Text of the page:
Angel shark: one of world's rarest species spotted near Wales
Fishermen spot endangered animal in Cardigan Bay and Bristol Channel
One of the world’s rarest sharks has been spotted off the coast of Wales.
The angel shark, a large flat species which resembles a stingray, “is listed as critically endangered and was previously only reliably spotted around the Canary Islands”, reports The Independent.
But after a six month study led by the Zoological Society of London (ZSL) and Natural Resources Wales, a series of sightings by fishermen in Cardigan Bay, the Bristol Channel and north of Holyhead suggests the angel shark is living in UK waters.
Wales could be a key habitat for the critically endangered shark, which is from “an ancient family of shark that hasn't evolved much in tens of millions of years”, says The Sun.
“If we lose the angel shark, we lose a really important lineage of evolutionary history that we can't get from any other shark species,” Joanna Barker, of the ZSL, told the BBC.
So far, the team's evidence is based on sightings by fishermen, but dives planned for later this year will look for more direct evidence.
"What we really want to try and understand is what sort of numbers are we talking about and where are their important habitats, because there could be some really critical areas for angel sharks in Wales," Barker said.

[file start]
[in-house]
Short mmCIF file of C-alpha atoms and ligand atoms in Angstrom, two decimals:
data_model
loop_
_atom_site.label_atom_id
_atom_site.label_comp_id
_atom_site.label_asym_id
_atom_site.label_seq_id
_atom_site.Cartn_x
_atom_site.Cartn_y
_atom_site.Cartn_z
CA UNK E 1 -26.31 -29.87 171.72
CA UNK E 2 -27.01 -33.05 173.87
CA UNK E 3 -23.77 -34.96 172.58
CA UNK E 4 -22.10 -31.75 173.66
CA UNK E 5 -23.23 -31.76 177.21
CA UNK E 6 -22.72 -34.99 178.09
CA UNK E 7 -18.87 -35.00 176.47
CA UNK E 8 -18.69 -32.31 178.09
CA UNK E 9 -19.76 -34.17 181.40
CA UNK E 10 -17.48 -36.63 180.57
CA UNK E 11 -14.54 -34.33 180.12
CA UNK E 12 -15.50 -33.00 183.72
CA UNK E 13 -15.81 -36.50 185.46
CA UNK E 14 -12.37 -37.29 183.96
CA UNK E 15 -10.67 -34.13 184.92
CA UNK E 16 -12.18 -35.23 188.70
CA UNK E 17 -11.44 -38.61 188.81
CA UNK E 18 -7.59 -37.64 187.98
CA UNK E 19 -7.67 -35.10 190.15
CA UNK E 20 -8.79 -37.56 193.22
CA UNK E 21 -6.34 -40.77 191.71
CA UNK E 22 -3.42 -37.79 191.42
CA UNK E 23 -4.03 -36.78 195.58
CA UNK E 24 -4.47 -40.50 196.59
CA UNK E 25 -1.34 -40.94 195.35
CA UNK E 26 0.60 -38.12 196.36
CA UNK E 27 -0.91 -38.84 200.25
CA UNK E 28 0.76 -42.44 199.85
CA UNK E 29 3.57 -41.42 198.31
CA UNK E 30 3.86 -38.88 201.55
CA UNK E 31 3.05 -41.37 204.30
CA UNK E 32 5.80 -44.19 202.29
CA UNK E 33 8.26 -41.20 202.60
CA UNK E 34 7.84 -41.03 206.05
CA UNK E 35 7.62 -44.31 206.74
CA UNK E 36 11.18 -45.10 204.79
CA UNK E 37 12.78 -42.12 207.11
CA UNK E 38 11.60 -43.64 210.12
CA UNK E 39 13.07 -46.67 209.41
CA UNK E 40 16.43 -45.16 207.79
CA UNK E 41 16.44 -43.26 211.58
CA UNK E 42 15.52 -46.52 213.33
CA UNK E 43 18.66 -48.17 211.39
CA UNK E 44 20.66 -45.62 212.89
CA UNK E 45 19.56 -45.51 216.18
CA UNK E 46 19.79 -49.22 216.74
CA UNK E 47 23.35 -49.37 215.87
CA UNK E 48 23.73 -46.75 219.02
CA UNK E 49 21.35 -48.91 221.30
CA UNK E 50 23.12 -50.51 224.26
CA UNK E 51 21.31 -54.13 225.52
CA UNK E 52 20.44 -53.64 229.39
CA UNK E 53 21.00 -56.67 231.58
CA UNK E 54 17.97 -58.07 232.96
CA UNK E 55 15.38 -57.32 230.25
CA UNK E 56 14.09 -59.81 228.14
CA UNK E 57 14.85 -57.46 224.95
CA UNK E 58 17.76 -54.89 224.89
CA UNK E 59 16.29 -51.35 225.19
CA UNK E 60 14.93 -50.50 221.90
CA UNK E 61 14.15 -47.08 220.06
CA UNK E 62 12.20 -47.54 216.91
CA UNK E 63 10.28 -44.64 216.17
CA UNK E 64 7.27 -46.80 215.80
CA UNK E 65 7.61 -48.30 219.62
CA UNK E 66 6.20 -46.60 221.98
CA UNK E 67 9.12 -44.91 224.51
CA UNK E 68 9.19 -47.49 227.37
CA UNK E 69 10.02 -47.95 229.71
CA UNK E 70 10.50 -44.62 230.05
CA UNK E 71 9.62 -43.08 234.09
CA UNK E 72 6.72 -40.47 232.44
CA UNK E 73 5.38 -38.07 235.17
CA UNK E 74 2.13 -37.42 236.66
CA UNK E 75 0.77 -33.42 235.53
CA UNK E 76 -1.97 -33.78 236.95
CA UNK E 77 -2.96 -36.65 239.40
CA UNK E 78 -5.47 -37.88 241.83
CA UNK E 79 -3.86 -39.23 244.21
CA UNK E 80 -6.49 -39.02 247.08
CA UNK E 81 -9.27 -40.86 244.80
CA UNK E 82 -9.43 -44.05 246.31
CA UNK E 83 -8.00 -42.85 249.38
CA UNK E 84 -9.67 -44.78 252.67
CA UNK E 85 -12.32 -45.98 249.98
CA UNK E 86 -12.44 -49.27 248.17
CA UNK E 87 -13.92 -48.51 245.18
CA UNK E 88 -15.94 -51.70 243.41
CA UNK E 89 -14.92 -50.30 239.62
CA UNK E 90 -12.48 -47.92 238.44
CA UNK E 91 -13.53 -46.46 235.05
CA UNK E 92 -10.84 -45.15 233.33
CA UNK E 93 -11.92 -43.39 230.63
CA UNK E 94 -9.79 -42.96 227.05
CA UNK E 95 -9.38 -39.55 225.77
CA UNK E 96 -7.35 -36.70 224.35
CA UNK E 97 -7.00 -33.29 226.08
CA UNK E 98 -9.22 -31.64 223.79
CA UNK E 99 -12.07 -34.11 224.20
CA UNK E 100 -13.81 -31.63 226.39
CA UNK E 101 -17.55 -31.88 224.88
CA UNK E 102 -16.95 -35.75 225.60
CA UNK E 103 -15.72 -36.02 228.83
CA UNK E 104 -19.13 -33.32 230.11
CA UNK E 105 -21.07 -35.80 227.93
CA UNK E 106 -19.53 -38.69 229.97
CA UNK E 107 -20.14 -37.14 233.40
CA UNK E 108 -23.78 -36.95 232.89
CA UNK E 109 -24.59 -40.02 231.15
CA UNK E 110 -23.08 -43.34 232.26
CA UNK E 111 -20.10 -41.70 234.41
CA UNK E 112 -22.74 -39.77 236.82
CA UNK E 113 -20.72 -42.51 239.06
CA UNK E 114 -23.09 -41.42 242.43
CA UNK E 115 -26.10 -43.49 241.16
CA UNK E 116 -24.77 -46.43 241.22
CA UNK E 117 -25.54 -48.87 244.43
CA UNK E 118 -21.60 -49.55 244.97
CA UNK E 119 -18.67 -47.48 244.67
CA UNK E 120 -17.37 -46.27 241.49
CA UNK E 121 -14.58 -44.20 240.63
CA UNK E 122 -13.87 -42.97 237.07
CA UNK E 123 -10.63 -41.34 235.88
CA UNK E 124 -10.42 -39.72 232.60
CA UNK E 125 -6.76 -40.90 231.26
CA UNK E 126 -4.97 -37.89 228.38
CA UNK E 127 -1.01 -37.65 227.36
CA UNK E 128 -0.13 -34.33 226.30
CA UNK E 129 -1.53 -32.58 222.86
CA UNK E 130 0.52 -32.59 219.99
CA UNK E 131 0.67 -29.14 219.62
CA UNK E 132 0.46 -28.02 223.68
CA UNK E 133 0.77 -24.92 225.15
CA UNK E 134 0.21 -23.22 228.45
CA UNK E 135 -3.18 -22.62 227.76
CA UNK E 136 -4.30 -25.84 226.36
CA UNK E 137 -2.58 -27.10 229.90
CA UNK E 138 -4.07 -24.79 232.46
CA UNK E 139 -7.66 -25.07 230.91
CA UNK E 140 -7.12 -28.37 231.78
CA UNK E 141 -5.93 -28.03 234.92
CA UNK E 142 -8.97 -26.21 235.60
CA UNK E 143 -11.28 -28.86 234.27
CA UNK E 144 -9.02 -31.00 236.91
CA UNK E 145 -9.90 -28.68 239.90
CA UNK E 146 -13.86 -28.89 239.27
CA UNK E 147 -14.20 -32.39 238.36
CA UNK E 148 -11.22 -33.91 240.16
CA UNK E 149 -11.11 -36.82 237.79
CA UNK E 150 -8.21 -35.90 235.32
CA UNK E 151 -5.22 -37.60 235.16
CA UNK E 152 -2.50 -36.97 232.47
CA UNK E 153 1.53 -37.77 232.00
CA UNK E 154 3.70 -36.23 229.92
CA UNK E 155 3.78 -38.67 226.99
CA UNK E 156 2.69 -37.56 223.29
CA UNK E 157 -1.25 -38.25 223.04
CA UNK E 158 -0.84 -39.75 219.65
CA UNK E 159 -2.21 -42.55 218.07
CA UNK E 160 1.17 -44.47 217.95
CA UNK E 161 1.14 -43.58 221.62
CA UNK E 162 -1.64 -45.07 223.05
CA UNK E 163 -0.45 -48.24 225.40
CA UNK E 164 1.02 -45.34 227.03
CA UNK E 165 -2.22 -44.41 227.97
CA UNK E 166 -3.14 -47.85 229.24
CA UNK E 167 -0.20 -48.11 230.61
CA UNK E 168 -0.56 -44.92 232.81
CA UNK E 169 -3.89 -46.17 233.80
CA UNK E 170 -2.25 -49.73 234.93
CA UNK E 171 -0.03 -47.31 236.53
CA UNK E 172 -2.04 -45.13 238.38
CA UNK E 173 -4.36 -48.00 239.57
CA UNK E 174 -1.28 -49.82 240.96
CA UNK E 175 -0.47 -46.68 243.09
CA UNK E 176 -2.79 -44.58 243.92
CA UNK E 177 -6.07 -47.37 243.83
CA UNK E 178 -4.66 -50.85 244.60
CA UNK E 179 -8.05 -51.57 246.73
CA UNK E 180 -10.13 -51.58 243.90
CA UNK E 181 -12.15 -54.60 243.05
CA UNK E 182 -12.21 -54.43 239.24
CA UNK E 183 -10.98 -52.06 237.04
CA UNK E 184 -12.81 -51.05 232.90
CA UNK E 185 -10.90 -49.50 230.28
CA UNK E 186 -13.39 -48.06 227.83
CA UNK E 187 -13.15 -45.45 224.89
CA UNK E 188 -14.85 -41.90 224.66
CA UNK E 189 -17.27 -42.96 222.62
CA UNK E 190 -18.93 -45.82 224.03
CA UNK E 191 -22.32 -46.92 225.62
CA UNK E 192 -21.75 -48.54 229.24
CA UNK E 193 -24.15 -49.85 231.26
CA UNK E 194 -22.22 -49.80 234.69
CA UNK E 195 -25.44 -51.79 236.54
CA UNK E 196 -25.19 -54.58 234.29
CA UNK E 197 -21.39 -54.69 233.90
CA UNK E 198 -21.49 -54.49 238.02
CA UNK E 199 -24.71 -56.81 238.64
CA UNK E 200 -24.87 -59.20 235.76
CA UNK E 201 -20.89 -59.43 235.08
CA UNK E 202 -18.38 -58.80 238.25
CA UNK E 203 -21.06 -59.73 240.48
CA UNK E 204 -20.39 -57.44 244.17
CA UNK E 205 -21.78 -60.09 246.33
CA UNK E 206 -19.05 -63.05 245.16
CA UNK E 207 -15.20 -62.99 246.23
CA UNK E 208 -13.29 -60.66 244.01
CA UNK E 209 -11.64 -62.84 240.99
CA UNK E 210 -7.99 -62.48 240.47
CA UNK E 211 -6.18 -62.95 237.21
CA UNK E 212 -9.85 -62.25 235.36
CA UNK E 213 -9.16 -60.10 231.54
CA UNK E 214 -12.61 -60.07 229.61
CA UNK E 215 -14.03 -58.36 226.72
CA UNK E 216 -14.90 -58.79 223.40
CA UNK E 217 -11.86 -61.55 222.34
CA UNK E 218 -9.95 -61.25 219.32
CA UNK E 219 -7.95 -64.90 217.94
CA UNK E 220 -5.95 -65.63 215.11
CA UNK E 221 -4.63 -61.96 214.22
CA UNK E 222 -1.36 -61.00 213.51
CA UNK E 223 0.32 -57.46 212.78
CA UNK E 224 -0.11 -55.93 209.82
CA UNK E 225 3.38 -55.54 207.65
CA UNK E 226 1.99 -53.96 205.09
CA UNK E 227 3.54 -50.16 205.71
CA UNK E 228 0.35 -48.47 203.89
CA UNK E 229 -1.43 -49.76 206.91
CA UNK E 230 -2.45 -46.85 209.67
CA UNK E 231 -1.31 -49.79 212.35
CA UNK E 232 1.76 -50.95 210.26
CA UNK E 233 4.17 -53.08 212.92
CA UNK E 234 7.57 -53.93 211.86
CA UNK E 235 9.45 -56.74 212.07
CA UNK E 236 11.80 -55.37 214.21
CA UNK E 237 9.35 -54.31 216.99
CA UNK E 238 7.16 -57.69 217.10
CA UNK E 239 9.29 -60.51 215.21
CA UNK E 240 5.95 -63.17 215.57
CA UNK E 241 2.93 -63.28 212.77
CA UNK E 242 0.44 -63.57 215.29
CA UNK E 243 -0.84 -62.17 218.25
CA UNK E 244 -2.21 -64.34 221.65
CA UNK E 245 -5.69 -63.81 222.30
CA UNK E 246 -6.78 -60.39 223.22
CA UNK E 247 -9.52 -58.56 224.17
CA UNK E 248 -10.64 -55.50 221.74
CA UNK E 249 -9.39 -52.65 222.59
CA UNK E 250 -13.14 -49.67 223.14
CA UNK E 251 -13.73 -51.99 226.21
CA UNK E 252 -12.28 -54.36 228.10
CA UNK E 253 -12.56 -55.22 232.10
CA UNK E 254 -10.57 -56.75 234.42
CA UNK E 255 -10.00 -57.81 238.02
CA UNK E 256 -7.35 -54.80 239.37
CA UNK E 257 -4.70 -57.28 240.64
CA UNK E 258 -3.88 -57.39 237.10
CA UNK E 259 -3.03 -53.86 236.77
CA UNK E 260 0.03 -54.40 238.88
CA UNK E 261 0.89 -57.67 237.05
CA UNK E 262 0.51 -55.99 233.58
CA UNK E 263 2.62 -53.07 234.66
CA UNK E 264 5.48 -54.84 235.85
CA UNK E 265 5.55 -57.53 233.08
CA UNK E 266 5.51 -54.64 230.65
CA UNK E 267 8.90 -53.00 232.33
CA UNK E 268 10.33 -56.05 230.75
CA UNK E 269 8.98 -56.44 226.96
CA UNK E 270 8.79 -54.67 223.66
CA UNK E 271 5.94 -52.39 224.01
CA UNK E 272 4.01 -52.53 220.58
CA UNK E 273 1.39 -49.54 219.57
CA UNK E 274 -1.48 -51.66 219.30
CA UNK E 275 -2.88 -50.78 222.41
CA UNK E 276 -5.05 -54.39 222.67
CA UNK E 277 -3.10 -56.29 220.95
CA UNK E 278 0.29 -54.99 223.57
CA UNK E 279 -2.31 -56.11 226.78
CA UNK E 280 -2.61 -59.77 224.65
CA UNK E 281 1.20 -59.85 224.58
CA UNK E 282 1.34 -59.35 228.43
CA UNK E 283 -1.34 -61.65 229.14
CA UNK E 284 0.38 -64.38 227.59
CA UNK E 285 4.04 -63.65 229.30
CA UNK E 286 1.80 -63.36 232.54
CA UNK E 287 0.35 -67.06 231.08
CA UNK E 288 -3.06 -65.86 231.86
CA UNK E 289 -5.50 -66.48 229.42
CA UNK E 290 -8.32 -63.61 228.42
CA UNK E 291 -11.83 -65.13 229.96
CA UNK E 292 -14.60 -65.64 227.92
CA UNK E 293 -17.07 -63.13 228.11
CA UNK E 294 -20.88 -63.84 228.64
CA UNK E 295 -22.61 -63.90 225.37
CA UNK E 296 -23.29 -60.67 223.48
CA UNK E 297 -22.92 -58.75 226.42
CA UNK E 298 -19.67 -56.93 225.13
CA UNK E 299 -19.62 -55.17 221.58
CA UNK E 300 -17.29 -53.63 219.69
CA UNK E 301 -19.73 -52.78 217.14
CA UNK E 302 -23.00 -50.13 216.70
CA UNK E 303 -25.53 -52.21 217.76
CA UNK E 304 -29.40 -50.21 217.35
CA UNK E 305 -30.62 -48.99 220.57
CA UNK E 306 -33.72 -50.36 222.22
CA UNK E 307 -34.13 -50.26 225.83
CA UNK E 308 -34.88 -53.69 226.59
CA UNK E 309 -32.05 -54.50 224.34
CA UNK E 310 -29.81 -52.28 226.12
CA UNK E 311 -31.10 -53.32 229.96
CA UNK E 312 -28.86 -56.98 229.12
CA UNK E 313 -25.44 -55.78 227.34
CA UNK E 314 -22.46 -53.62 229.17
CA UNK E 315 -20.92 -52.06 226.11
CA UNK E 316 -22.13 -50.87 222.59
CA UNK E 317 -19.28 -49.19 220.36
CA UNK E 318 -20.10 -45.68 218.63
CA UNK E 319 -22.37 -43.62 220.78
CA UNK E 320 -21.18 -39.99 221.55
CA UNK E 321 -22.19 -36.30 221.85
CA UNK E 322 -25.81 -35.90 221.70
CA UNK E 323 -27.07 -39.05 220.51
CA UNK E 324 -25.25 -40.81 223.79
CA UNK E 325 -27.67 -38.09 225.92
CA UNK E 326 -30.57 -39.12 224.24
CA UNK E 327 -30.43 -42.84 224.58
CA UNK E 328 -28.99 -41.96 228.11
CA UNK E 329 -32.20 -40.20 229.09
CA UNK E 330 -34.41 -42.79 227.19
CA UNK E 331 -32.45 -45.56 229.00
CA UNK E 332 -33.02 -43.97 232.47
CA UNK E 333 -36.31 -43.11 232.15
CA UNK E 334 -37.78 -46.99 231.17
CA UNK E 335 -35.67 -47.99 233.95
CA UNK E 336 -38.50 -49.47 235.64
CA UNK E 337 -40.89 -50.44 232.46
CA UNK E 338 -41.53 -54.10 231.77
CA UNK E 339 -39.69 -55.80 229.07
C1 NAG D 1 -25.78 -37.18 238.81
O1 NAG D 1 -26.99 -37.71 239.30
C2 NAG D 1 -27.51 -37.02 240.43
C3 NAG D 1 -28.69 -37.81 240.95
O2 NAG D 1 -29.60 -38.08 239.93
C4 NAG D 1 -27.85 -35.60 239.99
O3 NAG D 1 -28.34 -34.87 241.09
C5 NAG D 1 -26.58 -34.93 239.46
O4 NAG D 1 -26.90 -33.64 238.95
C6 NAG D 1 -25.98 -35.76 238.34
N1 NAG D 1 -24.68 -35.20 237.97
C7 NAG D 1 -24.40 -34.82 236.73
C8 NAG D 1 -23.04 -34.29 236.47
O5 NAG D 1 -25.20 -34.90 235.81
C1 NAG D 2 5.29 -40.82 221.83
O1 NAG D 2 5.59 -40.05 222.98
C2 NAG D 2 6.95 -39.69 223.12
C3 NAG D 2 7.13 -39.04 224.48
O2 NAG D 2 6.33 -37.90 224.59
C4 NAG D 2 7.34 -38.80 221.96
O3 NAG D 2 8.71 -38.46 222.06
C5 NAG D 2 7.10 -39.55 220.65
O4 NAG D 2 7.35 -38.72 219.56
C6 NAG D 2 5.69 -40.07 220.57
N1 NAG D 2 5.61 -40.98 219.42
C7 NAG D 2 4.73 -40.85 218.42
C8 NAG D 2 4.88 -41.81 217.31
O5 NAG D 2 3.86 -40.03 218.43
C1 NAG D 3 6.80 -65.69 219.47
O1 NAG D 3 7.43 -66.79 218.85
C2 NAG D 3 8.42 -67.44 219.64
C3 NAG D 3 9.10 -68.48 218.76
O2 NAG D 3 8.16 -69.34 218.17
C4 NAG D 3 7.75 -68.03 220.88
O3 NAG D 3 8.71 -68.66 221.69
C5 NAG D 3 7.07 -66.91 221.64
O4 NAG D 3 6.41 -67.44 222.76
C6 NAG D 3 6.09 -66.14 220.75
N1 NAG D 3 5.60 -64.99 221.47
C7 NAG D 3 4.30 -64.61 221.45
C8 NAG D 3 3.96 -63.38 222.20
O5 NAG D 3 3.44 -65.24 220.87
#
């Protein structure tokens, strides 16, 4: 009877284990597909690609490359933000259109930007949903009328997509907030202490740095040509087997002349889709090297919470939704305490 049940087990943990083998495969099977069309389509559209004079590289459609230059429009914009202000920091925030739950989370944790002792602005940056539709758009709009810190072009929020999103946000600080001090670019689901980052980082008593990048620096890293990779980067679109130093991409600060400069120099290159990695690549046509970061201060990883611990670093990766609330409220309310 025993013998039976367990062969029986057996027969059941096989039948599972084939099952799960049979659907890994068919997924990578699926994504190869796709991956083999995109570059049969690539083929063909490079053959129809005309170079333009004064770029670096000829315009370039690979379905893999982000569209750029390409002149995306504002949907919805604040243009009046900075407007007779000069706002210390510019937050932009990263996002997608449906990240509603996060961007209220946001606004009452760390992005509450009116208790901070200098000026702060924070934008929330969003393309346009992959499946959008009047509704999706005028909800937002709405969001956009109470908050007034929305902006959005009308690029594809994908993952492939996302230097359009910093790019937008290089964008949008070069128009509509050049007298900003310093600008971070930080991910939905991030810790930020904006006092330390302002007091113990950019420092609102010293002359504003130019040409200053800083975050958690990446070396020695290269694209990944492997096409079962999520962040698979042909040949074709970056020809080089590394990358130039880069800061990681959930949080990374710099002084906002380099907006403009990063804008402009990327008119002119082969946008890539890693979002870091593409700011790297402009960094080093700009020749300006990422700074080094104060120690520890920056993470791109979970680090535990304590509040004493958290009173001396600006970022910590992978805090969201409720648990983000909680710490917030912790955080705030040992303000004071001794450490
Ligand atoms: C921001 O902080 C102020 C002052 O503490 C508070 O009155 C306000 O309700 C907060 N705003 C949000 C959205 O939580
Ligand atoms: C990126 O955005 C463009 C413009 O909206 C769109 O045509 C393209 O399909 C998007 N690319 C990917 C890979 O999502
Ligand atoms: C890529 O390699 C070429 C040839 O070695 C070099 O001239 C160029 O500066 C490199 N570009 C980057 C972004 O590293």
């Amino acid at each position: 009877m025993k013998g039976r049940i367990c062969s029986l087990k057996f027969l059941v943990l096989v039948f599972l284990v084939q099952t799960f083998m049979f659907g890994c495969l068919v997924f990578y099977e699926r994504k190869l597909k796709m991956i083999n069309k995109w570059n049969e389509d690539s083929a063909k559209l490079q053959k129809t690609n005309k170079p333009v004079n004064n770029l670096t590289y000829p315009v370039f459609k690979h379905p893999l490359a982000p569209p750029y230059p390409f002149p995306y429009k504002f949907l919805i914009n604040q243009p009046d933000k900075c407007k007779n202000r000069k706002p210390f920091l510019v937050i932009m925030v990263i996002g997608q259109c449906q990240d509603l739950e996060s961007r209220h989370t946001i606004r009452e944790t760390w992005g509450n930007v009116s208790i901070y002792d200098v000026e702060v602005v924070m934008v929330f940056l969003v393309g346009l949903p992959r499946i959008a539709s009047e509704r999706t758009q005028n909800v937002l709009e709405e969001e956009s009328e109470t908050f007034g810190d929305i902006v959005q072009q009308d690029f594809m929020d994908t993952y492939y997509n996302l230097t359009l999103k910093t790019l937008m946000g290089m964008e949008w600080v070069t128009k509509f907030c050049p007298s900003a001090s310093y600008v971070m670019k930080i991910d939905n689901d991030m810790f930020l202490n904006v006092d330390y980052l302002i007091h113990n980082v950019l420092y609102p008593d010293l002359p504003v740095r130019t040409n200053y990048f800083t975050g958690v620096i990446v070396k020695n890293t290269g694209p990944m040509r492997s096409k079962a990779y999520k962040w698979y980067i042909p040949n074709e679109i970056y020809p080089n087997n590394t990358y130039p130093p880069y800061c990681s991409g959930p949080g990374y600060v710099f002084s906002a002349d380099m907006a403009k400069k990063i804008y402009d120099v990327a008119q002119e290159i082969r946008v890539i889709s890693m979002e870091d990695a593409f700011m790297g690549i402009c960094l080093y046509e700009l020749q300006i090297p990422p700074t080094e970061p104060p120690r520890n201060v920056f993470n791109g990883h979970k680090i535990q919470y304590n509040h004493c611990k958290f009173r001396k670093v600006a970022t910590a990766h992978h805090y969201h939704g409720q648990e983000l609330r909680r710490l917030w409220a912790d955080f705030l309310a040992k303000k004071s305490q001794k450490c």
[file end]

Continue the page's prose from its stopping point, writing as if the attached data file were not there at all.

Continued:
Of particular interest to scientists is whether the sharks are travelling between the Canary Islands – or somewhere else – and Wales, or living in British waters all year round.
The unusual shark is especially valuable for scientists “because it represents a completely different evolutionary process compared to other species”, says The Independent.
Somewhat unique in the maritime world, the shark’s bodies are broad and flat to allow them to stay on the ocean floor, half-buried in sand, waiting for prey to swim near them.
The shark “was clearly a prize catch in the 1970s and 1980s, before it became a protected species”, says the BBC but in recent years the angel shark’s numbers have dropped sharply.
Additionally, researchers worry that fisherman and others who do come across it are reluctant to report sightings and accidental catches.
Ben Wray, a marine ecologist at Natural Resources Wales, said when the project was launched last year anyone could come forward without worrying about getting in trouble.
“We want to dispel that feeling and let people know that it’s fine to come forward and record these sightings,” he said.
“This data will be vital in building a clearer picture of the status and ecology of angel sharks in Wales as well as informing the Wales angel shark action plan, which we hope will help guide the project towards success.”
The project is about to go on a tour of Welsh coastal communities to raise awareness of the special species.